One of the most frustrating things about getting divorced for spouses who gave up their careers to raise children or put the career of their spouse ahead of their own career, is that they may be imputed at their prior income or earning capacity, whether or not they are actually working. In every case where one spouse has been out of the workforce, or is working part-time, that spouse has to decide what to do about employment, while the divorce case is pending.
We all hear stories that divorce attorneys tell their clients who have been out of the workplace not to work, while the divorce is pending. While it is true that your income will most likely never be set lower than what you are actually earning, if you do not make an effort to look for employment, while the divorce is pending you could find yourself in a situation where you don’t have employment and you can’t pay your bills on the funds you are receiving after the divorce.
In New Jersey, income is most often imputed based on that person’s past work history, occupational qualifications, educational background and prevailing job opportunities in the region. Commonly, courts will review New Jersey Department of Labor statistics to find that person’s usual or former occupation and impute income based on the average earnings for their occupation in the county where that person resides. If a person does not have an employment history, is unable to return to his or her prior employment or has simply been out of the workplace for a substantial amount of time, the court can impute income to that individual based on full time employment (40 hours) at the minimum wage for their state.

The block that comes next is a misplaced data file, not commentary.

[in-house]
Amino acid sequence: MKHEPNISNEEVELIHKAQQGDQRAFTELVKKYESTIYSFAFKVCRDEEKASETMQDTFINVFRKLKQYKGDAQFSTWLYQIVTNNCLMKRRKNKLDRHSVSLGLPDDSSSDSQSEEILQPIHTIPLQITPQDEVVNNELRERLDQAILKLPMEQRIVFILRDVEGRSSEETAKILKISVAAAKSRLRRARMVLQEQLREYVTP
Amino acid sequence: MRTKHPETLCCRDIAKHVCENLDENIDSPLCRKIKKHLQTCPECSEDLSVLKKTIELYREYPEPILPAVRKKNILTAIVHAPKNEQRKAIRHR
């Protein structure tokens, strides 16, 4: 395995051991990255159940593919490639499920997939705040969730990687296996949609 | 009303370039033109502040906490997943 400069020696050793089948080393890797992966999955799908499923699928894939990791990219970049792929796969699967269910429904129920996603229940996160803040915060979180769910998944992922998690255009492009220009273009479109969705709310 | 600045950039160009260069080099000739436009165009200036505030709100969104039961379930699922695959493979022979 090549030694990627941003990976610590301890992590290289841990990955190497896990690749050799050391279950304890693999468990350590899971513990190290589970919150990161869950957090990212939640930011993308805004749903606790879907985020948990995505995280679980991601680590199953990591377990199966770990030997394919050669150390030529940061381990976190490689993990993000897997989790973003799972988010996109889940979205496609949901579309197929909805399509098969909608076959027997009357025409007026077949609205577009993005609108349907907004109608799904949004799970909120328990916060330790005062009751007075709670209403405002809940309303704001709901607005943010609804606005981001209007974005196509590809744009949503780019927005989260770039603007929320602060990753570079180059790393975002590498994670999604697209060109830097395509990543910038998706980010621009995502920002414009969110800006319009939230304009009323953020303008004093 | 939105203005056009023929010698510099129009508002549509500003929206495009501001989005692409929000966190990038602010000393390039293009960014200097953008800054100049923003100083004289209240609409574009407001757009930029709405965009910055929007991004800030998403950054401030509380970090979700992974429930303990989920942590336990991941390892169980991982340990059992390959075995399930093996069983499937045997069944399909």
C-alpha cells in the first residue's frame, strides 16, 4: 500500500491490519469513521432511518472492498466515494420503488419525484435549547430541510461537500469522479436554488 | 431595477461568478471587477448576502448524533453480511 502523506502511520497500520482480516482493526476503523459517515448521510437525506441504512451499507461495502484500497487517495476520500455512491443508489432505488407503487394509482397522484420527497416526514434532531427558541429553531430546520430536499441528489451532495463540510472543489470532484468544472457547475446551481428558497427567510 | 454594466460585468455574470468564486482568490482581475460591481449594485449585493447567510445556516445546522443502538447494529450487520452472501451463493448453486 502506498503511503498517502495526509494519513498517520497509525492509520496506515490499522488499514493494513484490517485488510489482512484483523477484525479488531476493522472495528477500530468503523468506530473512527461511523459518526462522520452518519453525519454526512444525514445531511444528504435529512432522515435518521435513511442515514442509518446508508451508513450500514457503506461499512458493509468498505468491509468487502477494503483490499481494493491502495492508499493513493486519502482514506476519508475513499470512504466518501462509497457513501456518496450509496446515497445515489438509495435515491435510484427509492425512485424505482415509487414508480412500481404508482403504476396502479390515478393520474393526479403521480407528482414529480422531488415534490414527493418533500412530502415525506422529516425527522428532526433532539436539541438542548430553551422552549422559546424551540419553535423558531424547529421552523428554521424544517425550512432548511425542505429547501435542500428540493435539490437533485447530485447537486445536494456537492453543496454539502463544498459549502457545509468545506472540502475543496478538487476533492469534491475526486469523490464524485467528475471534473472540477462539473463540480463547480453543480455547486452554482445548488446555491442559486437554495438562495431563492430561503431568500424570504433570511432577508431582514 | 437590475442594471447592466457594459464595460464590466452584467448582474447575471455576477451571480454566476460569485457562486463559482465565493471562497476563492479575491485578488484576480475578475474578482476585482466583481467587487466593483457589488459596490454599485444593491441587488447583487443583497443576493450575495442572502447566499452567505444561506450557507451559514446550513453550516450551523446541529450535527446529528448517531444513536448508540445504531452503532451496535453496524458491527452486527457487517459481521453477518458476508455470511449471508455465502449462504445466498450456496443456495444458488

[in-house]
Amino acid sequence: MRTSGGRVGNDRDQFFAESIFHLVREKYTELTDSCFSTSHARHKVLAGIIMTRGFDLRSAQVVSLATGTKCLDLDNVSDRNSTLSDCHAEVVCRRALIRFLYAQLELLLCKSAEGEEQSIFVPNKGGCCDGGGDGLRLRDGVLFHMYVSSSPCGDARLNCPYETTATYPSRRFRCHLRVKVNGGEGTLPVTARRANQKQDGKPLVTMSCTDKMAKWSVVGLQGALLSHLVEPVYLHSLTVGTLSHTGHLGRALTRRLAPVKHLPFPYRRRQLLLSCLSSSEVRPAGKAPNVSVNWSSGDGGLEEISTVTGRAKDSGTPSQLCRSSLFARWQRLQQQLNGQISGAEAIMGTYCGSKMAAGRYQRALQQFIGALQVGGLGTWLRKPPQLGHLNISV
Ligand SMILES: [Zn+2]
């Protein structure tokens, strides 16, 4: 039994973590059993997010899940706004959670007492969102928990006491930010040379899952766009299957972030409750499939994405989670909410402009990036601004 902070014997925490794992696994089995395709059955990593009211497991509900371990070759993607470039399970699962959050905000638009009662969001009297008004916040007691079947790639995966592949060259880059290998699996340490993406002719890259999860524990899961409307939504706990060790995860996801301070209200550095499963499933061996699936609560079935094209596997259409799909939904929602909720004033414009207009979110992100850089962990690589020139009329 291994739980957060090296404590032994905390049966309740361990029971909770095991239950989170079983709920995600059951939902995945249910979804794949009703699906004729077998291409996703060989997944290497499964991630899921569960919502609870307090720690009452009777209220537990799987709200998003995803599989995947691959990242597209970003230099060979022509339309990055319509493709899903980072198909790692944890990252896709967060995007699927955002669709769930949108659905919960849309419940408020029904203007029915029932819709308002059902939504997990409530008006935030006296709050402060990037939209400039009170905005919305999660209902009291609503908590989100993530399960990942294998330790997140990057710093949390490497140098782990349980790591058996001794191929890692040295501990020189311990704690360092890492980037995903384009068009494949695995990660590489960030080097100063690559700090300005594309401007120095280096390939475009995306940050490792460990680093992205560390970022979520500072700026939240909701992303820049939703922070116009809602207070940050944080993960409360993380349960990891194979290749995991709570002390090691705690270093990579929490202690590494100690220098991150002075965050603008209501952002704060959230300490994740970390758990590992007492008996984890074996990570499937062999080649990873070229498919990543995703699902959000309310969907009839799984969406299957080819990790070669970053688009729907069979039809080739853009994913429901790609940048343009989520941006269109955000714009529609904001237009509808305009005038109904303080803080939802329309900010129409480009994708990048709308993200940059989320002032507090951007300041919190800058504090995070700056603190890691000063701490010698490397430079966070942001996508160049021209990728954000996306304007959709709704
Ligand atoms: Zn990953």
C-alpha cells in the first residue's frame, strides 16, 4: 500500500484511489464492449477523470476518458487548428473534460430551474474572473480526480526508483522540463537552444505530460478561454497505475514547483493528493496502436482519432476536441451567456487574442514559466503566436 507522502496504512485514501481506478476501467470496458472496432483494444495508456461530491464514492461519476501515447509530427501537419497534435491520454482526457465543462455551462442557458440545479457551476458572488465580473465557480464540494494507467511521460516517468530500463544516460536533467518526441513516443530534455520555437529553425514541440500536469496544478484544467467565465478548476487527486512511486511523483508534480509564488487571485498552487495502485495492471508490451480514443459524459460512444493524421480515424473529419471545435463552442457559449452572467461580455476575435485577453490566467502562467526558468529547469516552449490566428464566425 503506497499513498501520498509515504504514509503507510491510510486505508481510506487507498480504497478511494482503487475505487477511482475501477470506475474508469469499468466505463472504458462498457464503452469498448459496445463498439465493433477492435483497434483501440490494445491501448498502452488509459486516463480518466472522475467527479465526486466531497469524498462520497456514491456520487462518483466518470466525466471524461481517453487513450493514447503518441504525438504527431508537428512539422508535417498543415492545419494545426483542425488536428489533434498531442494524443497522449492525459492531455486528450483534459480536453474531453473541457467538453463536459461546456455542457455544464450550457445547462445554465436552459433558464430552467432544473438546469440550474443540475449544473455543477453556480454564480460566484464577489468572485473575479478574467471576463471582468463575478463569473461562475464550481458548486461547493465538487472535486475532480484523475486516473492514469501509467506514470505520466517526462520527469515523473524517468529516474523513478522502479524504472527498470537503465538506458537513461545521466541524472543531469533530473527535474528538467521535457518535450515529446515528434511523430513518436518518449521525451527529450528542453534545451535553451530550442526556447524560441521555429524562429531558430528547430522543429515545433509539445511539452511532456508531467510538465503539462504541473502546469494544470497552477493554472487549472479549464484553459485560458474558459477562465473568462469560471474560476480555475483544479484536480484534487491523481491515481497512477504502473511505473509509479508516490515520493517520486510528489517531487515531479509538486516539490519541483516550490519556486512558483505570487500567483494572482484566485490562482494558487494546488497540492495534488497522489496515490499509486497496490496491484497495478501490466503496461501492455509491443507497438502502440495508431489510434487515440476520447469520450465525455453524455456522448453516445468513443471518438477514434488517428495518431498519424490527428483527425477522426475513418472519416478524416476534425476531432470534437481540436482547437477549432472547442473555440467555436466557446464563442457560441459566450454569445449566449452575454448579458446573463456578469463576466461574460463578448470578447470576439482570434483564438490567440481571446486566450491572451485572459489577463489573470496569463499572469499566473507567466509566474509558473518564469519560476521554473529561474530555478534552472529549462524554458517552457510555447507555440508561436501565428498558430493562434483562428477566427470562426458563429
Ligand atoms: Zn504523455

There is no doubt that the divorce process is particularly painful to the stay-at-home parent or out-of-work spouse, who must now make substantial changes to his or her lifestyle in a short amount of time. How and when to return to work is a personal decision, which at times involves difficult decisions about child care and other personal responsibilities. This decision should definitely be made with an eye on what income may be imputed to you at the end of the case.